Cynic - "Traced in Air" (CD)
"Traced in Air" track listing:
1. Nunc Fluens
2. Space for This
3. Evolutionary Sleeper
4. Integral Birth
5. Unknown Guest
6. Adam's Murmur
7. King of Those Who Know
8. Nunc Stans
Reviewed by Progressivity_In_All on March 11, 2009
Progressive jazz-metal junkies, here’s your fix. The names Death, Cynic, and Atheist were among the most revered in the progressive death metal scene back in the 90s. Finally, after more than a decade, Cynic have returned to the fold to make a second offering.
Cynic’s legendary progressive death metal album, "Focus," revolutionized the ways one can approach this genre, with dark jazz passages, furious death metal instrumentation, and a blend of growls and robotic vocoder vocals. Those familiar with "Focus" will find familiar elements on the new album, although "Traced In Air" will likely divide fans into two camps, as Cynic has evolved into a more focused band, covering less ground, but with equal fire.
"Focus" was rife with death metal growls and progressive elements, with the jazz elements often sticking to guitar chord voicings and drum work. There are plenty of progressive elements to "Traced In Air," including different time signatures, navigated professionally, jazz fusioned guitar passages between Paul Masvidal and Tymon Kruidenier, busy bass parts thanks to Sean Malone, and extra-tight drumming from Sean Reinert.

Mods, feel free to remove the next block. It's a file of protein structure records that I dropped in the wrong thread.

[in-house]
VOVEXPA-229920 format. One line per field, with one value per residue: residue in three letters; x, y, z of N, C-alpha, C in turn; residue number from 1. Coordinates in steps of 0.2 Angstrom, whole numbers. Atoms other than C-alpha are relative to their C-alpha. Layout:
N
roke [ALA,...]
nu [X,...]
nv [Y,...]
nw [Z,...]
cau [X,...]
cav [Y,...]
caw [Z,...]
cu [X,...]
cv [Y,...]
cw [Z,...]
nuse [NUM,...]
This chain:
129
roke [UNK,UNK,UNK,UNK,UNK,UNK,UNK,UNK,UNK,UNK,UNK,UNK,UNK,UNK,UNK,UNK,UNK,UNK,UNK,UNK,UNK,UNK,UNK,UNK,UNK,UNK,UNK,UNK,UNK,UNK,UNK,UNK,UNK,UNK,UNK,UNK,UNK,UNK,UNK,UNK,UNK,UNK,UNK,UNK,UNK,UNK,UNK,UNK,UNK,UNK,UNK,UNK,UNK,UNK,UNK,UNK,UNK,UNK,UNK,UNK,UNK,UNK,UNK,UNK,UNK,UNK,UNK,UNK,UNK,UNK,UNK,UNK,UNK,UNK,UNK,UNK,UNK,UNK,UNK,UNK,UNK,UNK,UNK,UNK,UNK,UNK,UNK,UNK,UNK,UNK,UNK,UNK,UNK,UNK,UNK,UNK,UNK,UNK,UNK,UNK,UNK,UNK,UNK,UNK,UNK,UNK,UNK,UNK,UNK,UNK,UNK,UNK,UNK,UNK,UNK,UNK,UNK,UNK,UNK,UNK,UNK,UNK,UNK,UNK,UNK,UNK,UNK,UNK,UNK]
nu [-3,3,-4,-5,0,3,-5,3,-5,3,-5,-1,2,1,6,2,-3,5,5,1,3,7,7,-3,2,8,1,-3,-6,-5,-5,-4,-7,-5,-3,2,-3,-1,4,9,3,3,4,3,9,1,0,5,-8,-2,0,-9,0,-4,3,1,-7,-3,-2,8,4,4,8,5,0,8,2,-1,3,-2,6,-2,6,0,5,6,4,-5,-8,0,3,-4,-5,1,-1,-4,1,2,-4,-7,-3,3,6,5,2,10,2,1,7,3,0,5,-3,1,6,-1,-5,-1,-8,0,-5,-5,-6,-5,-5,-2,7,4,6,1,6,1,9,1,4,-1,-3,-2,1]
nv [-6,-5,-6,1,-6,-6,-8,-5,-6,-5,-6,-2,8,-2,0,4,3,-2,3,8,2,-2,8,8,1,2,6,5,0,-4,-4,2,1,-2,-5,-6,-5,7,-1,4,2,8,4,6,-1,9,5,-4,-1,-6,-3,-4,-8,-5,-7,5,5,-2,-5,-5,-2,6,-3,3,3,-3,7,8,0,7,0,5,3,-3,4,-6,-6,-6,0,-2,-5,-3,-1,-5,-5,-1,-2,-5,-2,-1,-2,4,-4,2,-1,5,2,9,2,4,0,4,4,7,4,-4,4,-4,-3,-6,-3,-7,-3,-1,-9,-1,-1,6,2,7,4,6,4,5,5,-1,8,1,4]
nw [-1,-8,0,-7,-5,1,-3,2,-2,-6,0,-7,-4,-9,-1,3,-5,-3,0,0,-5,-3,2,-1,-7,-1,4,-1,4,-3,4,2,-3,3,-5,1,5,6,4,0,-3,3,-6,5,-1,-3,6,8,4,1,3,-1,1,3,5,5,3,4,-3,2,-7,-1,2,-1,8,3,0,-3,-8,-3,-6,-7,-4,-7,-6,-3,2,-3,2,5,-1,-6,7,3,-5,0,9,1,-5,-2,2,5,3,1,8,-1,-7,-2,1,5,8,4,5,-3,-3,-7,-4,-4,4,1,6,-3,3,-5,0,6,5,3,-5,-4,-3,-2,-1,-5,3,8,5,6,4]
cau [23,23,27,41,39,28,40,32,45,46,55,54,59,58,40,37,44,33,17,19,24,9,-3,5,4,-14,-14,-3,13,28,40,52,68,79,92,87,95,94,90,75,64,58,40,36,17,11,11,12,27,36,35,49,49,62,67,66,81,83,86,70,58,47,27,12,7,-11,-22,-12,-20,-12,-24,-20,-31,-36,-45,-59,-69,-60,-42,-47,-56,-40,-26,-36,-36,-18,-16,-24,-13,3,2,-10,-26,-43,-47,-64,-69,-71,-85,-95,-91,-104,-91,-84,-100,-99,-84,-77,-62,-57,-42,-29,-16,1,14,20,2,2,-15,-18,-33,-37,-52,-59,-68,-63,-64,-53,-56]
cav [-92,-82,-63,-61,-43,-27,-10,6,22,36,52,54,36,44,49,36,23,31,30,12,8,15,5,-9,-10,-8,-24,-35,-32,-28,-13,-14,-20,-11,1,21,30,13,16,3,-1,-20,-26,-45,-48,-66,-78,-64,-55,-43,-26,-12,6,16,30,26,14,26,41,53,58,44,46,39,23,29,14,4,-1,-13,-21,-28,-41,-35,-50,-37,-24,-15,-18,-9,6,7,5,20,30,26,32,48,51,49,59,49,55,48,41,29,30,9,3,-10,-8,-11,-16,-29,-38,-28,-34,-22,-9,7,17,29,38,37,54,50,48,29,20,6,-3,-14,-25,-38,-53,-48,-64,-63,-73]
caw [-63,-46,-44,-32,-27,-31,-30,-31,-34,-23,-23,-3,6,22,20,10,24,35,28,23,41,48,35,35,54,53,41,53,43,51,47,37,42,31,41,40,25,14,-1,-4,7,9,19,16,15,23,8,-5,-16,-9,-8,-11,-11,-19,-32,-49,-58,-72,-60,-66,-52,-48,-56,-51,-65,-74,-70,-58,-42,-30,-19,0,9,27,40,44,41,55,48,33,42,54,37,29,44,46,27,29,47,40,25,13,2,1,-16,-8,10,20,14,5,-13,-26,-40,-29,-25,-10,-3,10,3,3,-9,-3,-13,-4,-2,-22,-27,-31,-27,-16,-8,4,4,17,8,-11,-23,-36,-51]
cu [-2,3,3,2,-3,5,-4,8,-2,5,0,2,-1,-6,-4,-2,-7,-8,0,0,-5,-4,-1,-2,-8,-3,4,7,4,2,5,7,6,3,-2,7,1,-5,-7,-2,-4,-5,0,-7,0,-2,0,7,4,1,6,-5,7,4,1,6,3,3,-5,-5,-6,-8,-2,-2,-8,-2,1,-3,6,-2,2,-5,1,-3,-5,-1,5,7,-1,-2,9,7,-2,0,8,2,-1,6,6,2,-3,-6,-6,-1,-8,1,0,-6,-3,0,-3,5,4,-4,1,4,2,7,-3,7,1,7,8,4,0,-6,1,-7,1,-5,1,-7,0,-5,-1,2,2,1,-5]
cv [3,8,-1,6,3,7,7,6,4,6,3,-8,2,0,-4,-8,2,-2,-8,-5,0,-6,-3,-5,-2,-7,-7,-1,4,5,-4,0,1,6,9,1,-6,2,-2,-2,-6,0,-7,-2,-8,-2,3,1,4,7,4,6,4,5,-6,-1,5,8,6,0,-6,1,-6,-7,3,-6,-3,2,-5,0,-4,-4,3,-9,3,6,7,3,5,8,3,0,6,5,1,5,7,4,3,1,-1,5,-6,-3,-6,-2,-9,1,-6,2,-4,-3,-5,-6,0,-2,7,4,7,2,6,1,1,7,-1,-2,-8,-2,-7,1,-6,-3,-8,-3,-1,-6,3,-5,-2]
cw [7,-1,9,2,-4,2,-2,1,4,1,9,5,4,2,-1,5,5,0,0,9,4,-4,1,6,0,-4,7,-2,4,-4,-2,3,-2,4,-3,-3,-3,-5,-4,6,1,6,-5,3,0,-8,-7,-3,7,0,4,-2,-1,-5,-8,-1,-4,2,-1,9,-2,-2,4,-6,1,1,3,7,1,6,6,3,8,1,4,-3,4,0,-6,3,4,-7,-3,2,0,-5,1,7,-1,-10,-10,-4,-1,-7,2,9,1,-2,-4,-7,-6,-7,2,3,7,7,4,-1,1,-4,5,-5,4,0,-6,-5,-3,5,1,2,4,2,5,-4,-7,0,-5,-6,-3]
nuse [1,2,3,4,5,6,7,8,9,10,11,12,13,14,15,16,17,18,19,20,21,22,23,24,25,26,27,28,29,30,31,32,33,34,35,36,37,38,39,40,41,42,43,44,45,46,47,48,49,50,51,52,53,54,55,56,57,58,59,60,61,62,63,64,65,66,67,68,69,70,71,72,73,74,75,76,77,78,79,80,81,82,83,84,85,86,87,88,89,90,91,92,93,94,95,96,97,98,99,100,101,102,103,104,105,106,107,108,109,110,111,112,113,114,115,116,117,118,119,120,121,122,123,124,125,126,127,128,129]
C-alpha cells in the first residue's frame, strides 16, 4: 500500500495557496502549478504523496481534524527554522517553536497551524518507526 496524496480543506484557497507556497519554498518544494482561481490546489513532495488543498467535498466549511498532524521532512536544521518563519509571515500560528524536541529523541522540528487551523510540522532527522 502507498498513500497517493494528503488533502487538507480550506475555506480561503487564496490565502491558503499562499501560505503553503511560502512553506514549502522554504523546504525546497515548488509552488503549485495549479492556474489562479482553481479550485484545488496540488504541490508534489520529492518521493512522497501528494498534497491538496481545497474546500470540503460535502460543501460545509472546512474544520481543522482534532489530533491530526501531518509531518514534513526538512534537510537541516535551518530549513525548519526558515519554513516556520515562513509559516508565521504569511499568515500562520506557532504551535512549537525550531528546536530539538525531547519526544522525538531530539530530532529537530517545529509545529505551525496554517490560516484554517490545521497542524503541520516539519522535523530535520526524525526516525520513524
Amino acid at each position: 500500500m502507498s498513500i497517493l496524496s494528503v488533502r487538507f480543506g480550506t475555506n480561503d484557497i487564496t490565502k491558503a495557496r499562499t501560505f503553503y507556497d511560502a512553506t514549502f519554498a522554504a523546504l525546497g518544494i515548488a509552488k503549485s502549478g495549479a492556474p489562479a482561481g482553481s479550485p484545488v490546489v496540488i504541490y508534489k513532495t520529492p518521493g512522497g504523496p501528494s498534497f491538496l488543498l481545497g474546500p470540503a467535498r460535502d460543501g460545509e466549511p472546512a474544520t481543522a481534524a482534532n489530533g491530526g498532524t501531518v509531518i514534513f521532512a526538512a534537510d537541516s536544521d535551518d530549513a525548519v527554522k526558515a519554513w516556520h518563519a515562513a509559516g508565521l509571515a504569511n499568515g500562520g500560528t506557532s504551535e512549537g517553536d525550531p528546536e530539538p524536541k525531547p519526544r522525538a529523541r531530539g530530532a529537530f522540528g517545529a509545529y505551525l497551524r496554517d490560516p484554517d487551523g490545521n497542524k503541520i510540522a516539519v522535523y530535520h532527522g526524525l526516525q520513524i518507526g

The death metal growls are not nearly as plentiful as before, and are pushed behind the clean vocals, which are dominated by layers of vocoder. There’s a blend of clean vocals and vocoder present on "Traced In Air" that didn’t exist on "Focus," which was almost entirely vocoder. Overall, "Traced In Air" is primarily a jazz fusion-metal album, with the death metal stylings being more of an afterthought.
The songwriting has been focused and compressed into a more cohesive whole, and the band manages to set forth this metal manifesto in just over a half hour. Depending on your tastes, this may be a good or bad thing. Either way, you’re getting the core of Cynic for this album, with three of the original members, undiluted and evolved. Plus, Tymon is quite a bad ass addition, having come from the Cynic forums and grown up on the Cynic tunes.
The "Cynic sound" eludes comparisons to other bands or artists, and the lyrics revolve around Eastern spiritual thought and the interconnectedness of life, summed up in the words of the closing song, "Nunc Stans" - "We’re eternal nunc stans soldiers, the eternal warriors." This makes reference to concepts such as the "eternal now."
Regardless of what camp you fall into, be it the first album loyalists or the sophomore progressionists, it’s hard not to like Cynic. Showcasing some of metal’s best musicians, deep philosophic lyrics, and cohesive songwriting, "Traced In Air" is a worthwhile pick from the extreme metal world. Like the entities on the album artwork, Cynic are multi-faceted, otherworldly, colorful, and unique.
Highs: Intelligent songwriting, a high caliber of musicianship, tight production, and masterful guitar solos.
Lows: Extensive use of vocoder, shortness of album, and a lack of death metal elements present on their previous album.
Bottom line: This is real artistry, a cohesive whirlwind of jazz fusion-metal with high production values and focused songwriting.
Get more info including news, reviews, interviews, links, etc. on our Cynic band page.